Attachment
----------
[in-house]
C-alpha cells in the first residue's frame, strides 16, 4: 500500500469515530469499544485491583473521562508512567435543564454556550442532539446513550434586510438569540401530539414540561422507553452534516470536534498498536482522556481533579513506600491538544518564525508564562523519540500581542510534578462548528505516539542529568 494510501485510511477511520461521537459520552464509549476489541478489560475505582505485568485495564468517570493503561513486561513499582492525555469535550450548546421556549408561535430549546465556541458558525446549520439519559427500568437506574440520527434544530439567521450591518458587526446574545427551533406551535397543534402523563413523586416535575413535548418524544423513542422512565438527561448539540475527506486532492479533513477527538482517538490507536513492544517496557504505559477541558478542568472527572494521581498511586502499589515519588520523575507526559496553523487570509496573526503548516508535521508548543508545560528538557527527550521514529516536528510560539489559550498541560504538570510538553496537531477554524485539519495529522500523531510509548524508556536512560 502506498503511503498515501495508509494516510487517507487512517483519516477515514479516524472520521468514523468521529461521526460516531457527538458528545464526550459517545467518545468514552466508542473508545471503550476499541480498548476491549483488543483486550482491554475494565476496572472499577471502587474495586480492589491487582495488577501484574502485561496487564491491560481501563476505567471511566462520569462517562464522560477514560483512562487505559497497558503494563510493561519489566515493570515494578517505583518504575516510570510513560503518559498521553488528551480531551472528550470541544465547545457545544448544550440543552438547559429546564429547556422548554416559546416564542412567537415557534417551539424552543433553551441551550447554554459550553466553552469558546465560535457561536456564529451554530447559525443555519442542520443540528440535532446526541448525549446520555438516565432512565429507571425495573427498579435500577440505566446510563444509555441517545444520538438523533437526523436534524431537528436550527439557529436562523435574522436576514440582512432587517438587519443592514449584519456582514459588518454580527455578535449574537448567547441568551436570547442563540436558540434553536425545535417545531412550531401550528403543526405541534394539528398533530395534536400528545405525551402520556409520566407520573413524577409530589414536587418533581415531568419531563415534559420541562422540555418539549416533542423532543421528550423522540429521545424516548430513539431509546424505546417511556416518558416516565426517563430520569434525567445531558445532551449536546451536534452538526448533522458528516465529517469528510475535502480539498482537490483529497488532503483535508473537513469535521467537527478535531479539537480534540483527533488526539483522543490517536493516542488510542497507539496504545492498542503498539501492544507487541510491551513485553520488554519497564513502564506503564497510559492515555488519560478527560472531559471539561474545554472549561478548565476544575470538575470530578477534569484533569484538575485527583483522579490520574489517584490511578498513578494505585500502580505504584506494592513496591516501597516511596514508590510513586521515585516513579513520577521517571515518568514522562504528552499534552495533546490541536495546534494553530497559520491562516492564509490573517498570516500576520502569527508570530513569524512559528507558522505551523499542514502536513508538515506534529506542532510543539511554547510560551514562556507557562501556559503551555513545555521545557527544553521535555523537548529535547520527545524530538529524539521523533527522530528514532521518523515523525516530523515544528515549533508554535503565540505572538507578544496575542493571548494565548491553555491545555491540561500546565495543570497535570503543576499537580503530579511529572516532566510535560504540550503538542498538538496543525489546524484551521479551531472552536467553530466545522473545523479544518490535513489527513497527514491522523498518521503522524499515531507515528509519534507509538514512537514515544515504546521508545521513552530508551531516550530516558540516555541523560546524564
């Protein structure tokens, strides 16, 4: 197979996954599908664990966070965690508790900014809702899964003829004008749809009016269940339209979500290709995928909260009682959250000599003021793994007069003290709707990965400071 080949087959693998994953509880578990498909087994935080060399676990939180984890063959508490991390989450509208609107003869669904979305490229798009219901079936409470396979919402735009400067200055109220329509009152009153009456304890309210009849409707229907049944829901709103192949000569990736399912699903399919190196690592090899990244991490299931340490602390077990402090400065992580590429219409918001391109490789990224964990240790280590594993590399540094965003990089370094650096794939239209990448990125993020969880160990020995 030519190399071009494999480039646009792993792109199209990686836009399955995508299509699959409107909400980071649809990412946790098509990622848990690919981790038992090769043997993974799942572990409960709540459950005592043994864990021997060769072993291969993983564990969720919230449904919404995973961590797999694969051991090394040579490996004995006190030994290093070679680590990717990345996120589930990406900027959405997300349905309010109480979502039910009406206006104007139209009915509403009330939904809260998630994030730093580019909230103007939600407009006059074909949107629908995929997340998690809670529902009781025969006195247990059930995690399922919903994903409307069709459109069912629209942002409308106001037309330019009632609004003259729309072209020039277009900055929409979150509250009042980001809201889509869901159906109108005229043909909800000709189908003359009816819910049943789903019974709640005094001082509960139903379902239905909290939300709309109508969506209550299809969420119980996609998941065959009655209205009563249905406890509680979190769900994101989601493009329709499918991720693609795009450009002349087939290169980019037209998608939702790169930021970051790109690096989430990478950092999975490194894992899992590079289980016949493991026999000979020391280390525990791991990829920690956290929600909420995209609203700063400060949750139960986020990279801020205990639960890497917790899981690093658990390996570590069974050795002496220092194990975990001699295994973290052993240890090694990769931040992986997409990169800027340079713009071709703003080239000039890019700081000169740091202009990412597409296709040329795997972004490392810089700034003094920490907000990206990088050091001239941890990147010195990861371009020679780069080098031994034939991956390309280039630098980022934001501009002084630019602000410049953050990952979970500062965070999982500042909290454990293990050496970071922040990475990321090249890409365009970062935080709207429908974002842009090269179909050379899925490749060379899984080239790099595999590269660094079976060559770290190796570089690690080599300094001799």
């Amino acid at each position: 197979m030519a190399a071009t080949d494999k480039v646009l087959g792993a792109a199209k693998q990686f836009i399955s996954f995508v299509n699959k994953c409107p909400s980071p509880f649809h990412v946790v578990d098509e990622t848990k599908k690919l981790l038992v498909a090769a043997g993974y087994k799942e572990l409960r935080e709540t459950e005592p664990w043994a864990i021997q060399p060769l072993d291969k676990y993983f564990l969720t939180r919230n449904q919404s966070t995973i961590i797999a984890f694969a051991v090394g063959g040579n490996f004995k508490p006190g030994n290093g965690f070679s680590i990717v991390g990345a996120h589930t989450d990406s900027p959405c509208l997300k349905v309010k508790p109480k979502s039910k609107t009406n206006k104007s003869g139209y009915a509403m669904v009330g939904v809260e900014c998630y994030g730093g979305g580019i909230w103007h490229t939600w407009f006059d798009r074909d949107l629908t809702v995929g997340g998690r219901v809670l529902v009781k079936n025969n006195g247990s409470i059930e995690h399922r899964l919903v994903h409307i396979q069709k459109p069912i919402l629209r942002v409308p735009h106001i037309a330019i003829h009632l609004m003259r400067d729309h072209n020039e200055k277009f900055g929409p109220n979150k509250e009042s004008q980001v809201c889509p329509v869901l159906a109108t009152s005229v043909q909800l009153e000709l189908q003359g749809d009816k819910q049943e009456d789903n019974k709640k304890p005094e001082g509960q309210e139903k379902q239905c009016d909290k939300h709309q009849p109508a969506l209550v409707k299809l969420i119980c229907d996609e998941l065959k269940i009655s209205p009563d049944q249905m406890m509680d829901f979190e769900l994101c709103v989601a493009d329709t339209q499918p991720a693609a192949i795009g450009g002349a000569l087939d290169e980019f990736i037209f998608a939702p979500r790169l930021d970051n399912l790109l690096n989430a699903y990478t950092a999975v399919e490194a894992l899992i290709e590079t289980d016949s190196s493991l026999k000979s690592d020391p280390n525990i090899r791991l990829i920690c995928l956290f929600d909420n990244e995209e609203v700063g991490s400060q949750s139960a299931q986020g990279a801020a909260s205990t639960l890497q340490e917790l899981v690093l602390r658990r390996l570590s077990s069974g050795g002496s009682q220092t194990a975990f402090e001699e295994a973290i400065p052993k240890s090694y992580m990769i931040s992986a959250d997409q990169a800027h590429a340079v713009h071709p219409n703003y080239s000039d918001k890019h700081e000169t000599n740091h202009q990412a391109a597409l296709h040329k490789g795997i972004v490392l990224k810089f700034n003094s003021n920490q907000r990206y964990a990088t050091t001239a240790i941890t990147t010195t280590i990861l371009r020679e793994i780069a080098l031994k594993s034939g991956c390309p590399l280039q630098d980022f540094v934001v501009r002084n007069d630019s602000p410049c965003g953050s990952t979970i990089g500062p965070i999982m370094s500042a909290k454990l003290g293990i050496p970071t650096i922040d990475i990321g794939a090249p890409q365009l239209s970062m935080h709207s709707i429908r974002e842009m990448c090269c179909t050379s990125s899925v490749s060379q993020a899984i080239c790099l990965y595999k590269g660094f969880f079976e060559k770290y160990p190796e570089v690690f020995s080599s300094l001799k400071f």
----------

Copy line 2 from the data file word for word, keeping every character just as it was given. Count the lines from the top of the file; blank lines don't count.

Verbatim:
C-alpha cells in the first residue's frame, strides 16, 4: 500500500469515530469499544485491583473521562508512567435543564454556550442532539446513550434586510438569540401530539414540561422507553452534516470536534498498536482522556481533579513506600491538544518564525508564562523519540500581542510534578462548528505516539542529568 494510501485510511477511520461521537459520552464509549476489541478489560475505582505485568485495564468517570493503561513486561513499582492525555469535550450548546421556549408561535430549546465556541458558525446549520439519559427500568437506574440520527434544530439567521450591518458587526446574545427551533406551535397543534402523563413523586416535575413535548418524544423513542422512565438527561448539540475527506486532492479533513477527538482517538490507536513492544517496557504505559477541558478542568472527572494521581498511586502499589515519588520523575507526559496553523487570509496573526503548516508535521508548543508545560528538557527527550521514529516536528510560539489559550498541560504538570510538553496537531477554524485539519495529522500523531510509548524508556536512560 502506498503511503498515501495508509494516510487517507487512517483519516477515514479516524472520521468514523468521529461521526460516531457527538458528545464526550459517545467518545468514552466508542473508545471503550476499541480498548476491549483488543483486550482491554475494565476496572472499577471502587474495586480492589491487582495488577501484574502485561496487564491491560481501563476505567471511566462520569462517562464522560477514560483512562487505559497497558503494563510493561519489566515493570515494578517505583518504575516510570510513560503518559498521553488528551480531551472528550470541544465547545457545544448544550440543552438547559429546564429547556422548554416559546416564542412567537415557534417551539424552543433553551441551550447554554459550553466553552469558546465560535457561536456564529451554530447559525443555519442542520443540528440535532446526541448525549446520555438516565432512565429507571425495573427498579435500577440505566446510563444509555441517545444520538438523533437526523436534524431537528436550527439557529436562523435574522436576514440582512432587517438587519443592514449584519456582514459588518454580527455578535449574537448567547441568551436570547442563540436558540434553536425545535417545531412550531401550528403543526405541534394539528398533530395534536400528545405525551402520556409520566407520573413524577409530589414536587418533581415531568419531563415534559420541562422540555418539549416533542423532543421528550423522540429521545424516548430513539431509546424505546417511556416518558416516565426517563430520569434525567445531558445532551449536546451536534452538526448533522458528516465529517469528510475535502480539498482537490483529497488532503483535508473537513469535521467537527478535531479539537480534540483527533488526539483522543490517536493516542488510542497507539496504545492498542503498539501492544507487541510491551513485553520488554519497564513502564506503564497510559492515555488519560478527560472531559471539561474545554472549561478548565476544575470538575470530578477534569484533569484538575485527583483522579490520574489517584490511578498513578494505585500502580505504584506494592513496591516501597516511596514508590510513586521515585516513579513520577521517571515518568514522562504528552499534552495533546490541536495546534494553530497559520491562516492564509490573517498570516500576520502569527508570530513569524512559528507558522505551523499542514502536513508538515506534529506542532510543539511554547510560551514562556507557562501556559503551555513545555521545557527544553521535555523537548529535547520527545524530538529524539521523533527522530528514532521518523515523525516530523515544528515549533508554535503565540505572538507578544496575542493571548494565548491553555491545555491540561500546565495543570497535570503543576499537580503530579511529572516532566510535560504540550503538542498538538496543525489546524484551521479551531472552536467553530466545522473545523479544518490535513489527513497527514491522523498518521503522524499515531507515528509519534507509538514512537514515544515504546521508545521513552530508551531516550530516558540516555541523560546524564